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shameless pleading






Eat your iodine.

Dear Word Detective: What is the origin of the word “cretinism”? I have been hunting for this answer with the idea that maybe it is tied to the island of Crete and some view by the Greeks that they were some sort of giants or something, but have come up dry. Hopefully you wise people will find the answer. –Joseph Lynch.

That’s a good question. Incidentally, in your email you spelled the word “cretenism” (rather than “cretinism,” the standard form), which may be why you had difficulty finding information. If one plugs “cretenism” into Google, it does cough up about 500 web pages spelling it that way, mostly blogs and the like, but many of them serious medical sites, which is odd. In fact, the US government National Institutes of Health occasionally uses that spelling.

In any case, your hunch connecting “cretinism” to Crete, the largest of the Greek islands, is entirely reasonable, given the similarity in pronunciation of “cretin” (“KREET-in”) to “Cretan,” a native of the island (“KREET-an”). But there is no connection between the two words.

Today “cretin” is usually used as a derogatory slang term for someone perceived as being stupid, foolish or incompetent, equivalent to “moron,” “idiot” or “nitwit” (“I had to get clearance from some cretin in Human Resources to take the day off.”). The origins of “cretin,” however, lie in a true human tragedy.

The medical condition known as “cretinism” is caused by a severe deficiency of thyroid hormones (a condition known as “hypothyroidism”). In infants, this condition results in greatly stunted growth, physical deformities and cognitive impairment that ranges from slight to severe. The primary cause of cretinism is lack of iodine in the diet, a deficiency that can also cause “goiter,” a grossly enlarged thyroid gland visible as a large swelling in the neck. Hypothyroidism today is usually successfully treated with iodine supplements.

Lack of iodine in the diet (due mostly to poor soil conditions) was, at one time, common in southern Europe, especially in the rural villages of the valleys at the foot of the Alps. The word “cretin” itself is derived from the Swiss French Alpine dialect word “crestin,” from the Latin word “Christianum,” which means “Christian.”

Just why the word “Christian” was applied to such sufferers is a matter of dispute among etymologists, but the most likely explanation is that “Christian” was used in the sense of “human creature, worthy of respect” in order to make clear that those afflicted with “cretinism,” while they might look and act a bit odd, were simply people like the rest of us. “Christian” was also used in English in this non-religious sense from the 16th through the 19th century, essentially as a synonym of “fellow” or “regular guy.”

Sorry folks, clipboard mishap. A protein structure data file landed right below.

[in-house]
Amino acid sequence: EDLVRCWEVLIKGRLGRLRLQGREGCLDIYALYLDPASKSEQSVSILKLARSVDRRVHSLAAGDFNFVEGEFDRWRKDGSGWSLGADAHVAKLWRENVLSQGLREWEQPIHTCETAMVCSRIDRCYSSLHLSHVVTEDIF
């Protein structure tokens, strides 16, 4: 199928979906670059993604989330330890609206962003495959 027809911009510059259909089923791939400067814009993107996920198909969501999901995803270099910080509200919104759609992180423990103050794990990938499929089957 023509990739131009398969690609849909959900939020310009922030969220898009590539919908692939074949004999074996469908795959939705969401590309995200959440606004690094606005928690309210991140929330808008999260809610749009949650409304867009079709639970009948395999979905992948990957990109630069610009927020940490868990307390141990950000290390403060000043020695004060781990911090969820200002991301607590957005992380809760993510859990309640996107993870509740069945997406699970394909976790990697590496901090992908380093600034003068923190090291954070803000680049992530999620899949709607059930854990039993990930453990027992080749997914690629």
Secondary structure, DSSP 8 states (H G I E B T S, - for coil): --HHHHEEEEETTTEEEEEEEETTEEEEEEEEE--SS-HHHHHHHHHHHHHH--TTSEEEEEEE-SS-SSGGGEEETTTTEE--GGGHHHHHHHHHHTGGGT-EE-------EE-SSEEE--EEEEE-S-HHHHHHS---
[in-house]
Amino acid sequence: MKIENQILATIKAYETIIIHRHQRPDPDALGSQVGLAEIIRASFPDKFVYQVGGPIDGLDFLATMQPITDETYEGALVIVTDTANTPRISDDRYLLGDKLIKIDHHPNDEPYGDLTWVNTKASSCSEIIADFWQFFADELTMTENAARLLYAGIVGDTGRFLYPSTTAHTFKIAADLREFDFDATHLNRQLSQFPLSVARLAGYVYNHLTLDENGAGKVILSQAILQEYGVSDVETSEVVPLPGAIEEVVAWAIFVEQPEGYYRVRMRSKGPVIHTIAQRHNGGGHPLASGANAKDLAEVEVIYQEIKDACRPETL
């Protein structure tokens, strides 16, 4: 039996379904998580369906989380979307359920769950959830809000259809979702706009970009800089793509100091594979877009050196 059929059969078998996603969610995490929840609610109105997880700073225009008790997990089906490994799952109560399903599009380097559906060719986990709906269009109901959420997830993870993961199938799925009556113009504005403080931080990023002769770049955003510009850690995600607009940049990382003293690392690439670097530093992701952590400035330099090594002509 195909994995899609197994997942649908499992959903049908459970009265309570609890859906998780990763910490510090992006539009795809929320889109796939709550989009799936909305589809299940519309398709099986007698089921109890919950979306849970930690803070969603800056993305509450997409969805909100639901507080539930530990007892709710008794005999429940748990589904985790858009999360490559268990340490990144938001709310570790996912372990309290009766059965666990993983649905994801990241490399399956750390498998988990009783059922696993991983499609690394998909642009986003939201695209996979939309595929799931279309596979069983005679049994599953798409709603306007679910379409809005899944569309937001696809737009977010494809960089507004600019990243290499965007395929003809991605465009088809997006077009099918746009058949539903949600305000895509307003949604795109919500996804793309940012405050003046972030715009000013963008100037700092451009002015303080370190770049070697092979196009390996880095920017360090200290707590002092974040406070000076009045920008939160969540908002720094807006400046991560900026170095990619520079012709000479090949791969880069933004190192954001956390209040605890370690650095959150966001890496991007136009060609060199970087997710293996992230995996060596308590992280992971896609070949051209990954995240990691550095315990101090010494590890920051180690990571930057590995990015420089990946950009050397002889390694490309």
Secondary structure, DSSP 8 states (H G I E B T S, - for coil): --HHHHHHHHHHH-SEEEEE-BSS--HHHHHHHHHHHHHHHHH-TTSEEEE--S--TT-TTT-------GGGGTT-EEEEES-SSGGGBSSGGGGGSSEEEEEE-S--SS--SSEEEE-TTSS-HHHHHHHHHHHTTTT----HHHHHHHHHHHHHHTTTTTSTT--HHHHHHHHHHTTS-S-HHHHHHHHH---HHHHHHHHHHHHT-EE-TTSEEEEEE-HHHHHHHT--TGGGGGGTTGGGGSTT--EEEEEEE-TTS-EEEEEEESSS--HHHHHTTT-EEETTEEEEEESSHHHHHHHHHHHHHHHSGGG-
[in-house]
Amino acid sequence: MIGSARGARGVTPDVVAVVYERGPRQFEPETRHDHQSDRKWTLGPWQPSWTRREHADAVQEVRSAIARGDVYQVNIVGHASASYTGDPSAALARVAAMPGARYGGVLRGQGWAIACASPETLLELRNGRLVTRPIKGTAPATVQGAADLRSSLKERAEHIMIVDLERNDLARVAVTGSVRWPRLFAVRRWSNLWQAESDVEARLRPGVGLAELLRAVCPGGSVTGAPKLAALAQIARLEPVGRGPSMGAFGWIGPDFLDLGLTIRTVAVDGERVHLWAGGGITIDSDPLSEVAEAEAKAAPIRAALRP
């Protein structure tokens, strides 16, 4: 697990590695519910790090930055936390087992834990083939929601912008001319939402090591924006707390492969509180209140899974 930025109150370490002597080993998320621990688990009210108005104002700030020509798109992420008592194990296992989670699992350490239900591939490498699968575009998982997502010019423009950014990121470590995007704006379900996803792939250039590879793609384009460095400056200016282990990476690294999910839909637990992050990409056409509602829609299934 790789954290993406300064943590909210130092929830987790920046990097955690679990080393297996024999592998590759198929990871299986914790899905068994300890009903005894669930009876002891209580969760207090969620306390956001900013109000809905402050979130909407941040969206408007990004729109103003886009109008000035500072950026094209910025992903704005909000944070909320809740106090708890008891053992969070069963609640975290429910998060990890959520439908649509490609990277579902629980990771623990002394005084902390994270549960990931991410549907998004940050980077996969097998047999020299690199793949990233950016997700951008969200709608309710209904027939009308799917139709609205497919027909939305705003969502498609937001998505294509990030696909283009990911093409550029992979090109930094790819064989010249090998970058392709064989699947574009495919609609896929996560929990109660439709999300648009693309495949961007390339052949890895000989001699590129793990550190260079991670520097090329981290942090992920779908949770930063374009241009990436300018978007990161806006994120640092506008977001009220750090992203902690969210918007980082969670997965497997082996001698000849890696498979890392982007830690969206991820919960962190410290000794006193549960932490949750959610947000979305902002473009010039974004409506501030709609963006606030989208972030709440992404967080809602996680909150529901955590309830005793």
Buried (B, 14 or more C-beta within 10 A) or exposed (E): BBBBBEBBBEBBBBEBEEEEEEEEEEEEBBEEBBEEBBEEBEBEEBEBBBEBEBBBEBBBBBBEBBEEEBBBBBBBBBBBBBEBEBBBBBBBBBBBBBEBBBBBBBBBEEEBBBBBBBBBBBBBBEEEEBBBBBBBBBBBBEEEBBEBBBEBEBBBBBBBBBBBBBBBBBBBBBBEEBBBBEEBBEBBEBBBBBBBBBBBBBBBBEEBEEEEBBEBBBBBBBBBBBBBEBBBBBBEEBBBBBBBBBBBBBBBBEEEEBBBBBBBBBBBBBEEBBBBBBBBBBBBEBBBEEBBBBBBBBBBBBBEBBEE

8 comments to Cretin

  • Sam Hays

    I wouldn’t be so quick to dispel that there is some connection to the origins of the word Cretin with the Cretans. Check our this verse from the New Testament written by the great apostle Paul that suggests that the Cretans were indeed acting like Cretins.

    Even one of their own prophets has said, ‘Cretans are always liars, evil brutes, lazy gluttons.’ This testimony is true. Therefore, rebuke them sharply, so that they will be sound in the faith and will pay no attention to Jewish myths or to the commands of those who reject the truth” (Titus 1:12-15).

    • Davon Alder

      Yeah. I wouldn’t discount the fact that they were on the receiving end of one of the harsher burns in the NT. Basically any European has had 2000ish years of the central work of their religious canon use the same term, which is the same in every language because it’s a place name, calling Cretans, well, Cretins.

      A little unfairly since Paul seems to be referring to what came to be known as Epimenides’ Paradox (despite predating Epimenides).

  • Mary

    Paragraph 5, last sentence… I disagree. Hypothyroidism today is not treated with iodine supplements, it is treated with thyroid hormone replacement.

  • Patrick Miller

    Better than a Boeotian

  • Bob Frankenberger

    An article in today’s March 2020 Eating Well magazine (which brought me here) I’m citing an article called “The Real Mediterranean Diet”. In 1948 a social scientist, Leland Allbaugh, launched a seven month survey of Greece. Particularly the island of Crete. He said in his letter to his funders at the Rockefeller foundation that “The Cretans have a potential need for almost everything”. Seems the Cretans had the lowest level of income in Greece. Malaria and “diseases of filth,” like dysentery, were widespread. His team visited farmers, factory workers, et al, monitoring death rates. His research found this wrong and the local diet “suprising good”. With low Western diseases the vigorous health was going to be called The Mediterranean diet. Hmm, Cretin. May have another additional social blemish to support the use.

  • Frank

    I remember my father using the Italian expression
    “povero cristiano” to mean “poor guy”.

  • Frank

    I find it interesting that the British pronunciation is with a short -e-, as distinct from an inhabitant of Crete. In the U.S., the preferred pronunciation seems to be with a long -e-.

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